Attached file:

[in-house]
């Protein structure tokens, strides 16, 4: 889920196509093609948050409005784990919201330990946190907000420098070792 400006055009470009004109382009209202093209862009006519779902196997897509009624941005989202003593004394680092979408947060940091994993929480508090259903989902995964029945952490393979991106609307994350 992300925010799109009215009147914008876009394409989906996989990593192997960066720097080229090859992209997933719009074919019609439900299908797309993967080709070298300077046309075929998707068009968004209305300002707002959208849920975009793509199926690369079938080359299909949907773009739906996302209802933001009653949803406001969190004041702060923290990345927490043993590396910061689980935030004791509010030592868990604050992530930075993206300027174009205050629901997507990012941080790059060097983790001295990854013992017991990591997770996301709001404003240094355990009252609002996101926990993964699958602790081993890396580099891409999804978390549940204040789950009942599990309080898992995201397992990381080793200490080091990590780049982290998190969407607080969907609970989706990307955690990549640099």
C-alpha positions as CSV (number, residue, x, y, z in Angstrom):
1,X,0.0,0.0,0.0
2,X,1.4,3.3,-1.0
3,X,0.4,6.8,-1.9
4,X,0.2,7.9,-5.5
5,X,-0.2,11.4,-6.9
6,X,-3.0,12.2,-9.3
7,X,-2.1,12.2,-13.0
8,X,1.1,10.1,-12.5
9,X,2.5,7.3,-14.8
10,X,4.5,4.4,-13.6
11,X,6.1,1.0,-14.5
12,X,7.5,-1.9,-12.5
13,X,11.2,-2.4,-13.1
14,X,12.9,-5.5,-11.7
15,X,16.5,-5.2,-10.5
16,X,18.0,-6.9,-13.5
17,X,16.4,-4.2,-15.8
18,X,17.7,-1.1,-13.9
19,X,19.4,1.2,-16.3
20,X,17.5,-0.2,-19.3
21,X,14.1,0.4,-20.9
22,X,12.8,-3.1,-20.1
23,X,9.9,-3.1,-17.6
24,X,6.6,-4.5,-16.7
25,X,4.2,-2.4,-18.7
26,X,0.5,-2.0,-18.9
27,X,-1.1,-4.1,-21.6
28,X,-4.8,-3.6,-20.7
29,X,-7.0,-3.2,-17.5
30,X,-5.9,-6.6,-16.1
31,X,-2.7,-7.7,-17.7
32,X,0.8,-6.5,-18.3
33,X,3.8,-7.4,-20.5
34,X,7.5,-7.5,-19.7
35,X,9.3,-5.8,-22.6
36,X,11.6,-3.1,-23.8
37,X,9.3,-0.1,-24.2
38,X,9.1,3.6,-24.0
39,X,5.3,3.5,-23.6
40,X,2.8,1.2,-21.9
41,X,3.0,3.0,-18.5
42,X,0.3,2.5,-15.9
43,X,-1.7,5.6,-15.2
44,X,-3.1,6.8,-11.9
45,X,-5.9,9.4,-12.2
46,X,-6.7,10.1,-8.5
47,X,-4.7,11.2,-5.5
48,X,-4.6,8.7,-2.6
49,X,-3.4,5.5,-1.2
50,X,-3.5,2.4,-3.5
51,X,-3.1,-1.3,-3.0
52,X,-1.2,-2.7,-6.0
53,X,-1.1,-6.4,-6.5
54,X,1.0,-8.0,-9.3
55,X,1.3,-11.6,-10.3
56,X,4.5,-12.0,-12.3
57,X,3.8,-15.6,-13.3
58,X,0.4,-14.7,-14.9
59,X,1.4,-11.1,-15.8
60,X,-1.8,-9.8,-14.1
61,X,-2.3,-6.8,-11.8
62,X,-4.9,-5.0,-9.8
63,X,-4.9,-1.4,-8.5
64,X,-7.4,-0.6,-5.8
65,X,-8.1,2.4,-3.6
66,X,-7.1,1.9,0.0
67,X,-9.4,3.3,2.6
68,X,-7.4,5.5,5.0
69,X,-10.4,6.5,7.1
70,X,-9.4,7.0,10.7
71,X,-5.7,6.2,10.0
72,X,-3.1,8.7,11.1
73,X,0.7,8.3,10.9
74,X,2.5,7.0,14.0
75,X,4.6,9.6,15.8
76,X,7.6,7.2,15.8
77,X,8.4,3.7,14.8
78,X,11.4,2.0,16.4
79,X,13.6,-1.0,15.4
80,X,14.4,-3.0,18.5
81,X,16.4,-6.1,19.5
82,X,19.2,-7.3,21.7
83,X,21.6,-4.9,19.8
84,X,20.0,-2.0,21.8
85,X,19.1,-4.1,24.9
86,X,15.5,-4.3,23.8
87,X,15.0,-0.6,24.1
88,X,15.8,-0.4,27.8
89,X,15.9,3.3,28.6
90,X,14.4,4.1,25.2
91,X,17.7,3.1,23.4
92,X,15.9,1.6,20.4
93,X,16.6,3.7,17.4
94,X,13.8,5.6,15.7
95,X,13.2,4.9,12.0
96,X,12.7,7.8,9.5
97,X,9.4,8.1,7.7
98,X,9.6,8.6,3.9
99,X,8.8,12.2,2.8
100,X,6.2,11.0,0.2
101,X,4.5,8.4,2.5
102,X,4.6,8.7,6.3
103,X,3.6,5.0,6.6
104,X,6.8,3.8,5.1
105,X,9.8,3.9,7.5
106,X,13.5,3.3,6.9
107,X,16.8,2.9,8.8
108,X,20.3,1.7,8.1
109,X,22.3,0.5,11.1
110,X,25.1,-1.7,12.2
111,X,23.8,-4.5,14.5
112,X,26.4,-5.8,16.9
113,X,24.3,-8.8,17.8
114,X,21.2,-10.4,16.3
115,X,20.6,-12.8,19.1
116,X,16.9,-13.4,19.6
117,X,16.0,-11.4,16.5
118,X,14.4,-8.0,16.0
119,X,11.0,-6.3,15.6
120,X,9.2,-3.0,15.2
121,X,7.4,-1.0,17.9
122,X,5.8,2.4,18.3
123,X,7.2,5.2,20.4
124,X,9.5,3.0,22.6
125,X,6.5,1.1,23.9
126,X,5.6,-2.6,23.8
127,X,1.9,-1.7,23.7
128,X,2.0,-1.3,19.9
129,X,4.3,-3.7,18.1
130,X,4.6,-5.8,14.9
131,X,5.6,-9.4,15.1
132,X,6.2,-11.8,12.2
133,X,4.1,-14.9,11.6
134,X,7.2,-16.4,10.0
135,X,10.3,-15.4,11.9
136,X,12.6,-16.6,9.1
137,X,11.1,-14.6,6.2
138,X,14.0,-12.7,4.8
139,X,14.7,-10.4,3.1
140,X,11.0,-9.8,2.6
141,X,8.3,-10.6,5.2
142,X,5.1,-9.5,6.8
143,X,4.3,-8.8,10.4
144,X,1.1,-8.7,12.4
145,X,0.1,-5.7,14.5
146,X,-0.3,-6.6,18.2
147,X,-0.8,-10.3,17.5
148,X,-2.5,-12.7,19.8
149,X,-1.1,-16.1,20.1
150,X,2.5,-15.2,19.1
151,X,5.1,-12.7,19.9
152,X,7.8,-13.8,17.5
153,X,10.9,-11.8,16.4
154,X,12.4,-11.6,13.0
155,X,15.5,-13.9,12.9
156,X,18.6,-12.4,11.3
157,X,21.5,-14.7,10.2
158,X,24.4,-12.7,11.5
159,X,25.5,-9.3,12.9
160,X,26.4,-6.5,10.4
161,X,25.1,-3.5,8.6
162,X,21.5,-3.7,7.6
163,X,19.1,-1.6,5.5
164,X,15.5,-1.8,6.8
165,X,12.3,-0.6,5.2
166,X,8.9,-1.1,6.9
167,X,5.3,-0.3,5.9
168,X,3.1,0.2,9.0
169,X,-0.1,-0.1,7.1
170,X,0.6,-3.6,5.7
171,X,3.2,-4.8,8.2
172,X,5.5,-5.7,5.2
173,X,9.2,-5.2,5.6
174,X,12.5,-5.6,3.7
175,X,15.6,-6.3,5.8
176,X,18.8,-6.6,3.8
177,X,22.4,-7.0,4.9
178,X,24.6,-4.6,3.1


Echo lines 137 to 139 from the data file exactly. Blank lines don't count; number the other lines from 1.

134,X,7.2,-16.4,10.0
135,X,10.3,-15.4,11.9
136,X,12.6,-16.6,9.1